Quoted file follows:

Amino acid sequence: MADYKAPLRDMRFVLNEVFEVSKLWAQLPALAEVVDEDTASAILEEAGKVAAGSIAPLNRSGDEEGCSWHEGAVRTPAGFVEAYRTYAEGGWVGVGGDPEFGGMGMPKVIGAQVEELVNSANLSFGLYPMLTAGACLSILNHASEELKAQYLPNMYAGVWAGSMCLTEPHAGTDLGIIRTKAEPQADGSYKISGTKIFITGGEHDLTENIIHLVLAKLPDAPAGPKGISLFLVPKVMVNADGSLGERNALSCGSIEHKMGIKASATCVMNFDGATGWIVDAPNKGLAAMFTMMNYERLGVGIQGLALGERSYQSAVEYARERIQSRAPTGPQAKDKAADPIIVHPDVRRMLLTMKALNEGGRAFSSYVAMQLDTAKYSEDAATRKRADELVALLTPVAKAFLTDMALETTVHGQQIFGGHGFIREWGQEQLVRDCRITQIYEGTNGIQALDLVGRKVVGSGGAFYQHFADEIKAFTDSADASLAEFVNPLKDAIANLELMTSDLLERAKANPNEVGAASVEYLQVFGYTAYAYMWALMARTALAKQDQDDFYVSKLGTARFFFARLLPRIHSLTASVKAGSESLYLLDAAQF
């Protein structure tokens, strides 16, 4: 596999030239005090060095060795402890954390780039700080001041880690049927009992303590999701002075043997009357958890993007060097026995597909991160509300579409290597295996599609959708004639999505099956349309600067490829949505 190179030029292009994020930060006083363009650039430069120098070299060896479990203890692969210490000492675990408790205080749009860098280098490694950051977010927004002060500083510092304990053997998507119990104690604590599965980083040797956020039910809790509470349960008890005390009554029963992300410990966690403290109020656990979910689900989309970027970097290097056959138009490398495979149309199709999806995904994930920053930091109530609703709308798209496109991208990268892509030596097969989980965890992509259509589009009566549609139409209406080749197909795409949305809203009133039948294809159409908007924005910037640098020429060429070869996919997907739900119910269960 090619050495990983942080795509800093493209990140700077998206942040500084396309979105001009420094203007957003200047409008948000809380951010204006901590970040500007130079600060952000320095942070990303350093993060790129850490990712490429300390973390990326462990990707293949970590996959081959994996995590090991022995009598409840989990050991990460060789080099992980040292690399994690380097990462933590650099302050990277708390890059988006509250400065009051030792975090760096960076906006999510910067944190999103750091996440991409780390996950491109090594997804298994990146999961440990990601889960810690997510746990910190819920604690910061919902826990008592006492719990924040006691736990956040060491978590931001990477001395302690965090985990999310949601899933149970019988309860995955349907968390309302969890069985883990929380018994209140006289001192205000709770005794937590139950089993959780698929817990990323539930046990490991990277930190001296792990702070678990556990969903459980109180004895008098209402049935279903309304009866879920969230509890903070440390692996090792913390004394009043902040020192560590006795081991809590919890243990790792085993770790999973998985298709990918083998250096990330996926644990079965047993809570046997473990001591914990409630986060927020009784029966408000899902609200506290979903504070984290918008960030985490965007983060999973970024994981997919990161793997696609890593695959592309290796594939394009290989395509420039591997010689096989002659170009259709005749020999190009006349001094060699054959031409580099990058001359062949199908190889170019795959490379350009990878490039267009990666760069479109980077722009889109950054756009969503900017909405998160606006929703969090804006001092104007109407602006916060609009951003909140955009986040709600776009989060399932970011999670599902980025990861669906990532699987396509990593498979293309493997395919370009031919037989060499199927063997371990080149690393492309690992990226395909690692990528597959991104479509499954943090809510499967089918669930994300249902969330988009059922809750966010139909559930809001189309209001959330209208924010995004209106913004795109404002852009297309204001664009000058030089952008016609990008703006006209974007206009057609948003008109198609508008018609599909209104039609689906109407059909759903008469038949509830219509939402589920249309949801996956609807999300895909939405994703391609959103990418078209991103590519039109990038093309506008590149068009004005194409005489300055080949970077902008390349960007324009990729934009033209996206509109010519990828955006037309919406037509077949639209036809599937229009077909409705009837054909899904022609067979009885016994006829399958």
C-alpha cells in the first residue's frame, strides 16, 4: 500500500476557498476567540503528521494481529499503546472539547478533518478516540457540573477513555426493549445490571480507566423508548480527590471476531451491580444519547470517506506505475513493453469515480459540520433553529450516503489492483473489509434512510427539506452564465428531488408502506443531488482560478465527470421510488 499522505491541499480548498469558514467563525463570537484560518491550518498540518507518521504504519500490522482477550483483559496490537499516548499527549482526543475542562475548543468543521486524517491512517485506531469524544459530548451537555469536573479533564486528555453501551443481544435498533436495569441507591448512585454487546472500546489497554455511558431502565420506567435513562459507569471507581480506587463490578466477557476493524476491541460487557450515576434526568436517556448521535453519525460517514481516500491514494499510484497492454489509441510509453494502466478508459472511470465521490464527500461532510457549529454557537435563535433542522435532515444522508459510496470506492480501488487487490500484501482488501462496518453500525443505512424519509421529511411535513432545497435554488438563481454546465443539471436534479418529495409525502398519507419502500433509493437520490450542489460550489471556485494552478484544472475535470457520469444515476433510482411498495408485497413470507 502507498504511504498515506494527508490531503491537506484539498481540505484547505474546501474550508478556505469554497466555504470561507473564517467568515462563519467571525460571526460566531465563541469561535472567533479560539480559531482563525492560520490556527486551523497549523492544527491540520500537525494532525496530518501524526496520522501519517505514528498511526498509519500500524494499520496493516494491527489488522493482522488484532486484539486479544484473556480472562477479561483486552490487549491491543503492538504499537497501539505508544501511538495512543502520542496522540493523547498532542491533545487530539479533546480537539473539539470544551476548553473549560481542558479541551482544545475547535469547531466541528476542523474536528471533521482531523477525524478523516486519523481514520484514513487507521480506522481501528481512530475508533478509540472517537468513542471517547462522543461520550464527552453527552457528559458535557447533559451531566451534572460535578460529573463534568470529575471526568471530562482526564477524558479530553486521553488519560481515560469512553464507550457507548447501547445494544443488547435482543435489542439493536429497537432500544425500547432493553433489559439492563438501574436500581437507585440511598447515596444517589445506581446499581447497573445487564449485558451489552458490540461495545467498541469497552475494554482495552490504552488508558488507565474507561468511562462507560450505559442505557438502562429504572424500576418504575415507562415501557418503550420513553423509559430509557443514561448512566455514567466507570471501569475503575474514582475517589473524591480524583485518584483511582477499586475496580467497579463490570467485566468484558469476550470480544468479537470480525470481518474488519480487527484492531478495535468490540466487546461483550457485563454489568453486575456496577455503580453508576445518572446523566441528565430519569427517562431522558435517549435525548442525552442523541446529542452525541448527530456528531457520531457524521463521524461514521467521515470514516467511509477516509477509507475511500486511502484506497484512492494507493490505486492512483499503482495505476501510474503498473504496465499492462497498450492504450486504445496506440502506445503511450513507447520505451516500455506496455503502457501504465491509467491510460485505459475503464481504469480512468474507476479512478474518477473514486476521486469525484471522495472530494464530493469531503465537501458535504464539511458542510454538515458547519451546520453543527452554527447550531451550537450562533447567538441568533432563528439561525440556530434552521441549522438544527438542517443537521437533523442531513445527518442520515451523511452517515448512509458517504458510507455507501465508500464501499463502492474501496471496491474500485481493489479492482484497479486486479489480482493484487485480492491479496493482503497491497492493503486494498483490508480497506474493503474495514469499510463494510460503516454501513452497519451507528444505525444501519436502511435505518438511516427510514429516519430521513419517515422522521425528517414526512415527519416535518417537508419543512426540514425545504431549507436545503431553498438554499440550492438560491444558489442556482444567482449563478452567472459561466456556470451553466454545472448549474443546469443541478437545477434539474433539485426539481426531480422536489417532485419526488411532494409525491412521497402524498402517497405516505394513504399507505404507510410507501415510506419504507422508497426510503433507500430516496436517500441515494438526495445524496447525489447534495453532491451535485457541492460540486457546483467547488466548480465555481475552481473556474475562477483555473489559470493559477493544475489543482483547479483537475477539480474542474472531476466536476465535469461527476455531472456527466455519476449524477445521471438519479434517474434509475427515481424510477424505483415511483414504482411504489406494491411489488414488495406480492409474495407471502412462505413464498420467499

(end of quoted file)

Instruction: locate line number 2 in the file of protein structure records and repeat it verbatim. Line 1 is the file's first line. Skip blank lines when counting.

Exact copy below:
């Protein structure tokens, strides 16, 4: 596999030239005090060095060795402890954390780039700080001041880690049927009992303590999701002075043997009357958890993007060097026995597909991160509300579409290597295996599609959708004639999505099956349309600067490829949505 190179030029292009994020930060006083363009650039430069120098070299060896479990203890692969210490000492675990408790205080749009860098280098490694950051977010927004002060500083510092304990053997998507119990104690604590599965980083040797956020039910809790509470349960008890005390009554029963992300410990966690403290109020656990979910689900989309970027970097290097056959138009490398495979149309199709999806995904994930920053930091109530609703709308798209496109991208990268892509030596097969989980965890992509259509589009009566549609139409209406080749197909795409949305809203009133039948294809159409908007924005910037640098020429060429070869996919997907739900119910269960 090619050495990983942080795509800093493209990140700077998206942040500084396309979105001009420094203007957003200047409008948000809380951010204006901590970040500007130079600060952000320095942070990303350093993060790129850490990712490429300390973390990326462990990707293949970590996959081959994996995590090991022995009598409840989990050991990460060789080099992980040292690399994690380097990462933590650099302050990277708390890059988006509250400065009051030792975090760096960076906006999510910067944190999103750091996440991409780390996950491109090594997804298994990146999961440990990601889960810690997510746990910190819920604690910061919902826990008592006492719990924040006691736990956040060491978590931001990477001395302690965090985990999310949601899933149970019988309860995955349907968390309302969890069985883990929380018994209140006289001192205000709770005794937590139950089993959780698929817990990323539930046990490991990277930190001296792990702070678990556990969903459980109180004895008098209402049935279903309304009866879920969230509890903070440390692996090792913390004394009043902040020192560590006795081991809590919890243990790792085993770790999973998985298709990918083998250096990330996926644990079965047993809570046997473990001591914990409630986060927020009784029966408000899902609200506290979903504070984290918008960030985490965007983060999973970024994981997919990161793997696609890593695959592309290796594939394009290989395509420039591997010689096989002659170009259709005749020999190009006349001094060699054959031409580099990058001359062949199908190889170019795959490379350009990878490039267009990666760069479109980077722009889109950054756009969503900017909405998160606006929703969090804006001092104007109407602006916060609009951003909140955009986040709600776009989060399932970011999670599902980025990861669906990532699987396509990593498979293309493997395919370009031919037989060499199927063997371990080149690393492309690992990226395909690692990528597959991104479509499954943090809510499967089918669930994300249902969330988009059922809750966010139909559930809001189309209001959330209208924010995004209106913004795109404002852009297309204001664009000058030089952008016609990008703006006209974007206009057609948003008109198609508008018609599909209104039609689906109407059909759903008469038949509830219509939402589920249309949801996956609807999300895909939405994703391609959103990418078209991103590519039109990038093309506008590149068009004005194409005489300055080949970077902008390349960007324009990729934009033209996206509109010519990828955006037309919406037509077949639209036809599937229009077909409705009837054909899904022609067979009885016994006829399958």